The Democratization of Communication

By Philip Lee - 1995

The Democratization of Communication edited by Philip Lee tackled the illusion of democracy and the potential of new information and communication technologies to begin to overcome inequality and injustice at all levels in society.

Contributions by 11 internationally recognized communicators explore: "The democratic ideal and its enemies" (Cees J. Hamelink); "That recurrent suspicion: Democratization in a global perspective" (Majid Tehranian and Katharine Kia Tehranian); "Communication ethics as the basis of genuine democracy" (Clifford G. Christians); "Democratization of communication as a social movement process" (Robert A. White); "The journalist: A walking paradox" (Kaarle Nordenstreng); "Women and communications technology: What are the issues?" (Colleen Roach); "Traditional communication and democratization: Practical considerations" (Pradip N. Thomas); "The cultural frontier: Repression, violence, and the liberating alternative" (George Gerbner); "Linguistic minorities and the media" (Ned Thomas); "Mass media and religious pluralism" (Stewart M. Hoover); and "Communication: international debate and community-based initiatives" (Carlos A. Valle).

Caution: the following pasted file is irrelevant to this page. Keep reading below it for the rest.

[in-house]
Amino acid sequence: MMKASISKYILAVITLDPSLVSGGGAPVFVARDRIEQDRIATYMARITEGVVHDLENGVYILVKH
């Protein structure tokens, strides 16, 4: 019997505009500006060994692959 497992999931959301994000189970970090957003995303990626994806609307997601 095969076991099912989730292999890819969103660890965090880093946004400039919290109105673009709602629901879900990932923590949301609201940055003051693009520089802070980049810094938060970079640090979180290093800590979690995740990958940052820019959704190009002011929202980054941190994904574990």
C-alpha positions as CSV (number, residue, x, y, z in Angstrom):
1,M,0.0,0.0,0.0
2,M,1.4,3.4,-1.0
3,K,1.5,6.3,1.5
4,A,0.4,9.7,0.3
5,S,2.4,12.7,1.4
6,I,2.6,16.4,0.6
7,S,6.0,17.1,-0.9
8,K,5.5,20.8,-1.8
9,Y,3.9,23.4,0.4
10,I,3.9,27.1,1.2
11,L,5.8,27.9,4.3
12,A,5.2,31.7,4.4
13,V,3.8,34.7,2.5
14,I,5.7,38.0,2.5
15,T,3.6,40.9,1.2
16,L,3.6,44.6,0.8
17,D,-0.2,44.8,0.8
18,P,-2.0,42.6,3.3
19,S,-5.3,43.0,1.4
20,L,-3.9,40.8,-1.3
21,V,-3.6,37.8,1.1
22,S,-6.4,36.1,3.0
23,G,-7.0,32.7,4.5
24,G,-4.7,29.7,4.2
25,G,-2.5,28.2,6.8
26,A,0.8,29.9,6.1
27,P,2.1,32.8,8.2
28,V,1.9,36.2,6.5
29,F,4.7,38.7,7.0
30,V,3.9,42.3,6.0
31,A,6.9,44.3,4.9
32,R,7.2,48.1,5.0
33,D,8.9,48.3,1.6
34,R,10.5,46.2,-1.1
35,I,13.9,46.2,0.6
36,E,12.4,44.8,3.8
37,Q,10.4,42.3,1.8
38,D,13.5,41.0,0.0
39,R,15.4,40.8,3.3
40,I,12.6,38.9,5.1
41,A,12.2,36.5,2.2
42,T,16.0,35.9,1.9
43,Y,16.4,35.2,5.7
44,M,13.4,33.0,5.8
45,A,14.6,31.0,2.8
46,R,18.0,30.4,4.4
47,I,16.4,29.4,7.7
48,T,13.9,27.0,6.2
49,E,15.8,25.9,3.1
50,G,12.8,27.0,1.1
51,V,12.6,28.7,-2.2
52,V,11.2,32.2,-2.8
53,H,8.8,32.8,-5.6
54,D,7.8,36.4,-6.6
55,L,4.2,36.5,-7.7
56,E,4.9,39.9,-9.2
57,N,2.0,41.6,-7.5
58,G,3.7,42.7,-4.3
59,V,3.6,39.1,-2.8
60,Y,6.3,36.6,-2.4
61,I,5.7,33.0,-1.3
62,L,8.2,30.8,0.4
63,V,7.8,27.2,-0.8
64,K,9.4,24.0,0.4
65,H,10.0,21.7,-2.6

First published by University of Wales Press, Cardiff (1995).


By Philip Lee| 1995
Categories:  Debate|Publications


 
 
 

Communication rights enable all people everywhere to express themselves individually and collectively by all means of communication. They are vital to full participation in society and are, therefore, universal human rights belonging to every man, woman, and child.

 

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